In Skyrim, that option has been removed but not in the way you might think. You can go kill anything that moves if you want, but even if you wiped the whole map clean it wouldn't matter. When you kill someone, ownership of their furniture and other items doesn't transfer. The house still thinks it's theirs, the bed still thinks it's their bed, and if you chose to sleep in it (if it even lets you) you don't get the benefits of sleeping in a bed you own. And the local guard takes this whole thing a lot more seriously than they did back in Balmora. Even if you manage to avoid a murder charge, you can get pegged as a trespasser, earning the appropriate bounty.

”Hearthfire” doesn't re-instate that whole might-makes-right scheme, or even put in something as logical as being able to legitimately transfer ownership. It skirts the whole process entirely. You can't buy an established property, and you can't just go in, pick a spot and start raising walls. If you want that, you better stick with Minecraft. There are three places you can buy a specific plot of land, and they are tied to three specific quests in the main game. The quests are a ways into the game, so if you're just starting out I'd probably hold off on the investment.

The code has a fairly long list of known issues. We ran into the one where the various Jarls and stewards don't have the proper dialog so you can't purchase the land. My son didn't end up with any choice at all because the dialogue options to buy the property from Sorli the Builder in Morthal or Jarl Skald the Elder in Dawnstar wouldn't show when he talked to them. We double-checked and yes, he had completed the proper quests to make the options available. All he could do was go back and forth between all three of them until finally he got a proper word in edgewise with Nenya and he got the option to buy a specific spot above the lake between Falkreath and Riverwood where he could build Lakeview Manor.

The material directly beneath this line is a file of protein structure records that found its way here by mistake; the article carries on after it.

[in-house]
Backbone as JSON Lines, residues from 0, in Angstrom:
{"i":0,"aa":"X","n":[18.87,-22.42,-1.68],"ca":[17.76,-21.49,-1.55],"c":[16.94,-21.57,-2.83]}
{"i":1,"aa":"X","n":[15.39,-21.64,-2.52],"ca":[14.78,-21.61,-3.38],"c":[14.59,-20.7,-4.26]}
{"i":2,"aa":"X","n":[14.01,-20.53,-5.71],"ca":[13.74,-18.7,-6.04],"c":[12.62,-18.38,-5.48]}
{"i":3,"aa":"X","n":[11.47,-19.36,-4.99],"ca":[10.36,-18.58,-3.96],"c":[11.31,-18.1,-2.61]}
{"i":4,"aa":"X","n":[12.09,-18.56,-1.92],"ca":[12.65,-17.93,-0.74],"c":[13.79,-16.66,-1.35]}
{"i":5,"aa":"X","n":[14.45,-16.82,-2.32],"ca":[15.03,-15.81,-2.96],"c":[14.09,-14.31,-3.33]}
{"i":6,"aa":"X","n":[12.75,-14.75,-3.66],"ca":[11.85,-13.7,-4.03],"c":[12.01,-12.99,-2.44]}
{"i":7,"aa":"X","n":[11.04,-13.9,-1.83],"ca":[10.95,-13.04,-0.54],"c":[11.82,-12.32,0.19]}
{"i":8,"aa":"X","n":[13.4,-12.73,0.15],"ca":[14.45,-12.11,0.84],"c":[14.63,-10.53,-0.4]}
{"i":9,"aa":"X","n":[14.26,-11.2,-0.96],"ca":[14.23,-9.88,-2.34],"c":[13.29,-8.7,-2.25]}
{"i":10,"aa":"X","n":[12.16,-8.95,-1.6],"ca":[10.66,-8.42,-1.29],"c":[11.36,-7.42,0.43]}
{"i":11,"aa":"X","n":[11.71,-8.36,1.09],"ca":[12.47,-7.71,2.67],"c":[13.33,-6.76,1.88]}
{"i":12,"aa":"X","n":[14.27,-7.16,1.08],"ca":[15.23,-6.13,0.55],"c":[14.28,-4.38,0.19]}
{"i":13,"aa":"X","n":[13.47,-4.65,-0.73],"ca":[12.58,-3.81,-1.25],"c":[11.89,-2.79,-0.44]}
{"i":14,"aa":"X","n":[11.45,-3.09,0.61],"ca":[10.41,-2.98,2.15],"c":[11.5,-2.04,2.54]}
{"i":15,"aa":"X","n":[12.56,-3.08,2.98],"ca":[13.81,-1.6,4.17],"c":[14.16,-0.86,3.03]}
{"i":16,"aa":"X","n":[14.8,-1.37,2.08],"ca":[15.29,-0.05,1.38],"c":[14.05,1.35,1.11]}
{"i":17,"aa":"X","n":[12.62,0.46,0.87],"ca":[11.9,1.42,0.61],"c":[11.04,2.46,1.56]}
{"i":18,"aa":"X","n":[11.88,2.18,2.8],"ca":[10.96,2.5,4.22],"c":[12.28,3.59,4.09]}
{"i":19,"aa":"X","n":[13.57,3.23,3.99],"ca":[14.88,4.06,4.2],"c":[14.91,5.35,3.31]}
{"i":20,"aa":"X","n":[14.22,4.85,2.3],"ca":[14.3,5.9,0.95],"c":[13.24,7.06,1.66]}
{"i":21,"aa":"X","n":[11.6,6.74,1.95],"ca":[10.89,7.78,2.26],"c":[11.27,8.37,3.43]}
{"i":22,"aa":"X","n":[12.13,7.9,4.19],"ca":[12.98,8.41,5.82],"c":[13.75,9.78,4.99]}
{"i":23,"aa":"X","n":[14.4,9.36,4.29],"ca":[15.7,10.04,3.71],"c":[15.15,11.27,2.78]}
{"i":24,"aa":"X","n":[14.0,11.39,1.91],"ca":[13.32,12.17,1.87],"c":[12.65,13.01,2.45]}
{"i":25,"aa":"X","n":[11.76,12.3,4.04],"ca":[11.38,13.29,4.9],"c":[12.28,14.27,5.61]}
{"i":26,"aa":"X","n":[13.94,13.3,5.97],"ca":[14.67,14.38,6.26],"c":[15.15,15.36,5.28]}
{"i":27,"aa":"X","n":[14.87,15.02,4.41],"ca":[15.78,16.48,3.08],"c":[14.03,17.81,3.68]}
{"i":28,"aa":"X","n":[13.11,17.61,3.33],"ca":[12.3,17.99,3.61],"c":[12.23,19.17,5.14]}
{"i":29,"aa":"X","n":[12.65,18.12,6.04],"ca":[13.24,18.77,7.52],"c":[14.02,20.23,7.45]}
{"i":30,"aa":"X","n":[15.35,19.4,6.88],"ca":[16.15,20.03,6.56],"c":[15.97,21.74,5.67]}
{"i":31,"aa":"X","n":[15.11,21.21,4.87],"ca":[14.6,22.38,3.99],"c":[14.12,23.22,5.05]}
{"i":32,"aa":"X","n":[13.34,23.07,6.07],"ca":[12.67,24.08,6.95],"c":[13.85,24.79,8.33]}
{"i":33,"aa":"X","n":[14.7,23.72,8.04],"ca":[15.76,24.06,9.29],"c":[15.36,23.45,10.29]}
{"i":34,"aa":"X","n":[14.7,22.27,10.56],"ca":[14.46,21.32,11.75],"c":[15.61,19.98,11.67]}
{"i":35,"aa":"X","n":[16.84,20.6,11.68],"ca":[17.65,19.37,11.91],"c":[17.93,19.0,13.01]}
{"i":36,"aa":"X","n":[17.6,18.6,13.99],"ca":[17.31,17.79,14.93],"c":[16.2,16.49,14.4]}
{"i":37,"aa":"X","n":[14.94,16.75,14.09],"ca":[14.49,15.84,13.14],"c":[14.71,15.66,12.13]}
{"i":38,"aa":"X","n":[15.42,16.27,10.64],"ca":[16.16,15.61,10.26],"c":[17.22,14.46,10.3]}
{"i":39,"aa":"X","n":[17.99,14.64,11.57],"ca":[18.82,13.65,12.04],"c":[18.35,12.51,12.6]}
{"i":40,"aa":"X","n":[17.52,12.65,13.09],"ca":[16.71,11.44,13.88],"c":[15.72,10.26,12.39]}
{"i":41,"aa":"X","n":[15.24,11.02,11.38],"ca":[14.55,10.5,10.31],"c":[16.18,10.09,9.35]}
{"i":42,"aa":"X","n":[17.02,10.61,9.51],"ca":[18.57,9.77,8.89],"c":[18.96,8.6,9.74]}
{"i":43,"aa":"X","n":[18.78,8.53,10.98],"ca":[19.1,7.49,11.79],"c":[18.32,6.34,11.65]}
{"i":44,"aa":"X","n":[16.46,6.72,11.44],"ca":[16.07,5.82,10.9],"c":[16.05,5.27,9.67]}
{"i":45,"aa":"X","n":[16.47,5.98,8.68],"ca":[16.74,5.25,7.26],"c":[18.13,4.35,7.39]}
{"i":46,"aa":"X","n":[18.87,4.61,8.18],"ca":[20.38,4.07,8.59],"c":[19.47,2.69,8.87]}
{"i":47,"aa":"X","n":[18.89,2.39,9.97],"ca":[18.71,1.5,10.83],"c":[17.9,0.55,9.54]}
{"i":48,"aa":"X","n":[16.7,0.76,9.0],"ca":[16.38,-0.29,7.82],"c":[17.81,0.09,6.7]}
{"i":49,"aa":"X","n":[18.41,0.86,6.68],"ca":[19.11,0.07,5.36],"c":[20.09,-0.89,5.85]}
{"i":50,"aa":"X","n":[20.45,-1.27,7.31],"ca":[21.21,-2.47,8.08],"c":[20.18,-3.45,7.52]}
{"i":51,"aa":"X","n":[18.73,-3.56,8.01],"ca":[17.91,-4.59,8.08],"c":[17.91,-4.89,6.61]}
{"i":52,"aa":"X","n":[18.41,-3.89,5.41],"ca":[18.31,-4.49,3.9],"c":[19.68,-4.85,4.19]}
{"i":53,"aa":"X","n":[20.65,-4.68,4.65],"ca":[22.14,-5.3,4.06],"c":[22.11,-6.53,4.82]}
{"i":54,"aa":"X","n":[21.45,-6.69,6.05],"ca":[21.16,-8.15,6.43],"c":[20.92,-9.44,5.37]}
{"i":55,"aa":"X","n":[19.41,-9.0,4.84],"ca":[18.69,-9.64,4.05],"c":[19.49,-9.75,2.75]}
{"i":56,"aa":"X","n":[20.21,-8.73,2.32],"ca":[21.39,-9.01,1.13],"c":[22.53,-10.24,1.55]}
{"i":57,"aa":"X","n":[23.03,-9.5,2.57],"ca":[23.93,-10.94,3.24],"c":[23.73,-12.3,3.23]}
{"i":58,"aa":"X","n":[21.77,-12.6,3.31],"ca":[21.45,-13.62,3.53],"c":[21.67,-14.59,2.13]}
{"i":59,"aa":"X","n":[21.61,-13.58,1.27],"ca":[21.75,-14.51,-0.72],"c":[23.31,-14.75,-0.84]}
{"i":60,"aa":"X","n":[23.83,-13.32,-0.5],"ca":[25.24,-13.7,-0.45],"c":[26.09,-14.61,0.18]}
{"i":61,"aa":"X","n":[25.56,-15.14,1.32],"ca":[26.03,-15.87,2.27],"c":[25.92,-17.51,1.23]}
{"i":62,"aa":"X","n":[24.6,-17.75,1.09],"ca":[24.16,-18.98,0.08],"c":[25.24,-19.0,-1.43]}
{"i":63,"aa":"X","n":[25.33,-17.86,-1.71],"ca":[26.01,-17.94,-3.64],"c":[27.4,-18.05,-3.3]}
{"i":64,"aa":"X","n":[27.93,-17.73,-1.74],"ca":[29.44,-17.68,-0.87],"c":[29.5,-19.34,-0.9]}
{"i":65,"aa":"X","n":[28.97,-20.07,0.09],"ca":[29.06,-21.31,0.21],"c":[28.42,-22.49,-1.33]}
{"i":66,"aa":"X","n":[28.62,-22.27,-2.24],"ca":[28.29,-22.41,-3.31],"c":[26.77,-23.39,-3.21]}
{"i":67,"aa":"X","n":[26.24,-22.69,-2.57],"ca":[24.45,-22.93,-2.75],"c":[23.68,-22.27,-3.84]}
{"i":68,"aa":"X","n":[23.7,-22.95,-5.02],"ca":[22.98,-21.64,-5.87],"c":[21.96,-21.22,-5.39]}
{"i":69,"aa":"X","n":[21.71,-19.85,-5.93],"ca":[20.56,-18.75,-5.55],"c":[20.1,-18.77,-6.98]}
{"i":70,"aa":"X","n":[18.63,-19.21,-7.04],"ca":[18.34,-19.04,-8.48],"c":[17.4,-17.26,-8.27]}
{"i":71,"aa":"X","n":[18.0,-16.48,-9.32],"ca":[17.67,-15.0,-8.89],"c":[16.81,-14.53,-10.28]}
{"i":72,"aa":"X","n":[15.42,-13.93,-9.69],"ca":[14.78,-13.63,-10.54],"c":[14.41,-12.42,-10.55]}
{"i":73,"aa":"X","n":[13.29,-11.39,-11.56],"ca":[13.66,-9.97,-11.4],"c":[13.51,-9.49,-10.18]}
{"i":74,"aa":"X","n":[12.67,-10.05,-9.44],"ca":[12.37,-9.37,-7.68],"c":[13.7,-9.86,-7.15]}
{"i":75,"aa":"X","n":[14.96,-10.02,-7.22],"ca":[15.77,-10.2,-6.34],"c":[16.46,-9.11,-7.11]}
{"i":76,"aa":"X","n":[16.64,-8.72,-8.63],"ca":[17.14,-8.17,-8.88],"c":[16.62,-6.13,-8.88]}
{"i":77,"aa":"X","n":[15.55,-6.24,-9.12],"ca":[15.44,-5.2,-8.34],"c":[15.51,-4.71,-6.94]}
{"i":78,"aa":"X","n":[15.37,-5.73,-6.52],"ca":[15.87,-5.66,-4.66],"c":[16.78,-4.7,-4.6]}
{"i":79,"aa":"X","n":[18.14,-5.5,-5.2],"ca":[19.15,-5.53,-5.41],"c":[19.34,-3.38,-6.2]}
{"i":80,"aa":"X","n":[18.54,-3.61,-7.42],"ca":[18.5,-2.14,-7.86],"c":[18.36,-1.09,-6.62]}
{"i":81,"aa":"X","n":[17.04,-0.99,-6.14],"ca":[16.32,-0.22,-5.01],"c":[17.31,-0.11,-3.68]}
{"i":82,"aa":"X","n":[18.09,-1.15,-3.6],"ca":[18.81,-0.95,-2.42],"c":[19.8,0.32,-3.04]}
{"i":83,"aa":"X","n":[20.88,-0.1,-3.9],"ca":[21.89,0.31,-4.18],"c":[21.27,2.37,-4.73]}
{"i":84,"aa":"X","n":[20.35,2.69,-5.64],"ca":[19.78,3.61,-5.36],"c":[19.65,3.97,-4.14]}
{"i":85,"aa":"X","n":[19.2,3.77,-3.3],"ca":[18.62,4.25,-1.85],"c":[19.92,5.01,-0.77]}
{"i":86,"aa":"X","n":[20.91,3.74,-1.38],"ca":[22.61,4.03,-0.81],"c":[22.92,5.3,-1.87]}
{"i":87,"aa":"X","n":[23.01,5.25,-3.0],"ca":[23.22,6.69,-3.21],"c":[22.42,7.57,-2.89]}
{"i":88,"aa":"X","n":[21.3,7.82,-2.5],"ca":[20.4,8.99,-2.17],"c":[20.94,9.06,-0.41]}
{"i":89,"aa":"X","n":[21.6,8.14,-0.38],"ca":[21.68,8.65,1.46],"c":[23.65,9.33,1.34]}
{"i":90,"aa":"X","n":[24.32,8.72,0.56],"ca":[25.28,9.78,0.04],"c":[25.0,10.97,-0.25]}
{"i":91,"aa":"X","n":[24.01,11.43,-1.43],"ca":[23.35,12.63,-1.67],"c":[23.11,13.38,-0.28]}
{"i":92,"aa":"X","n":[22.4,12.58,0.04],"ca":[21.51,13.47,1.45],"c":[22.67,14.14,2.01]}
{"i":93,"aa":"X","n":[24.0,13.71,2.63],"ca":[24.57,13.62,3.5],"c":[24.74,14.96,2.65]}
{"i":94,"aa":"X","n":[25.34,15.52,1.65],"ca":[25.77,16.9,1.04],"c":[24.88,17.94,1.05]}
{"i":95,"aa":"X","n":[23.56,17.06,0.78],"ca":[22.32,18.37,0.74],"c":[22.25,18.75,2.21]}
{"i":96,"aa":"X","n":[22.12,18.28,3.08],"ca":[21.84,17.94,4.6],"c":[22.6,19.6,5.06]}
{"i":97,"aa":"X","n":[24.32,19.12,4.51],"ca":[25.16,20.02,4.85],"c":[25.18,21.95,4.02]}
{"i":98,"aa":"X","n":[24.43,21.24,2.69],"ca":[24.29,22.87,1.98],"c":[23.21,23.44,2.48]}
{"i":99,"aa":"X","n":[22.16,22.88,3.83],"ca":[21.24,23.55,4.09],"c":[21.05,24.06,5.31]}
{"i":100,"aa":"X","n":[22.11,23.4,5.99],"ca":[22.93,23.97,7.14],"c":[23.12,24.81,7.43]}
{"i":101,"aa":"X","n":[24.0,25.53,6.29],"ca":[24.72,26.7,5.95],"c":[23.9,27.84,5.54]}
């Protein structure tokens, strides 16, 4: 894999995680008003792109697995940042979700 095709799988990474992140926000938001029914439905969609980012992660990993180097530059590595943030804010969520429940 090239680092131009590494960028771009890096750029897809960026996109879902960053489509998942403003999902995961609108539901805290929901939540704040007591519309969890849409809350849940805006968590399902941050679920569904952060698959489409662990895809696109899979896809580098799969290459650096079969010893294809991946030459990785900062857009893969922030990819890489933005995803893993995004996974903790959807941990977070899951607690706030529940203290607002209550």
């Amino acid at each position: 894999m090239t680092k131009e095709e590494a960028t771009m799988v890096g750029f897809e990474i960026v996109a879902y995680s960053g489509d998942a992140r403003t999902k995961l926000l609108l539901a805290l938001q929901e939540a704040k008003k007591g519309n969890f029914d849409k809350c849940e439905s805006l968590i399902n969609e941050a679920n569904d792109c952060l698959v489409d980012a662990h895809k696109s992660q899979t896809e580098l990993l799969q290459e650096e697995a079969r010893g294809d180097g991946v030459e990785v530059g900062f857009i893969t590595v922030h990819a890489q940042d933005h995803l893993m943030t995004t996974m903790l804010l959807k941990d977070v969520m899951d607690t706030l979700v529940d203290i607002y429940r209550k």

That whole mess made me grumble a bit. If they're going to make you go through all of this, at least they could have let you name the house you're building. I could have done a heck of a lot better than “Lakeview”. And only being able to go to that specific spot was a harsh limitation. There's a much nicer view of the lake a bit higher up the hill I would preferred to build on, with the added benefit that you're not sitting in the front pew at some weird mage's secret arcane altar.

Paging Frank Lloyd Wright...

Yeah, they don't mention that guy in the brochure. Once you get to your newly purchased property, the first order of business should probably be to get rid of the creepy squatter.

That done, dust your hands off and look around. You will find a drafting table, a carpentry table, an anvil, and some natural resources like wood, stone, clay, and a small amount of iron. Use the drafting table to lay out the building plans. You don't get to draw out the rooms yourself - it's a prefab sort of concept. It starts you off with a small house, and then you can add towers and halls to amplify your design into a more expansive dwelling.

The game starts construction from the ground up, building the foundation and then working up as you acquire the necessary resources. You can go get them yourself, buy them, or hire a steward and have them go get what you need. As you build the house, each room gets it's own workbench so you can craft things for that specific room.

There are some seriously wonky crafting behavior bugs. You can craft things and have it not apply even though it consumes the resources. My son built the same high-boy for the master bedroom three times before it actually showed up in the room. Your steward and other staff members are less than trustworthy. Things appear and disappear.

Once the structure is complete, you can either have your hired steward fill the rooms with furniture as he deems fit, or go into each room and craft the various items and place them yourself. Then you are free to fill your new chests and festoon your newly built walls with all the stuff that's been encumbering you.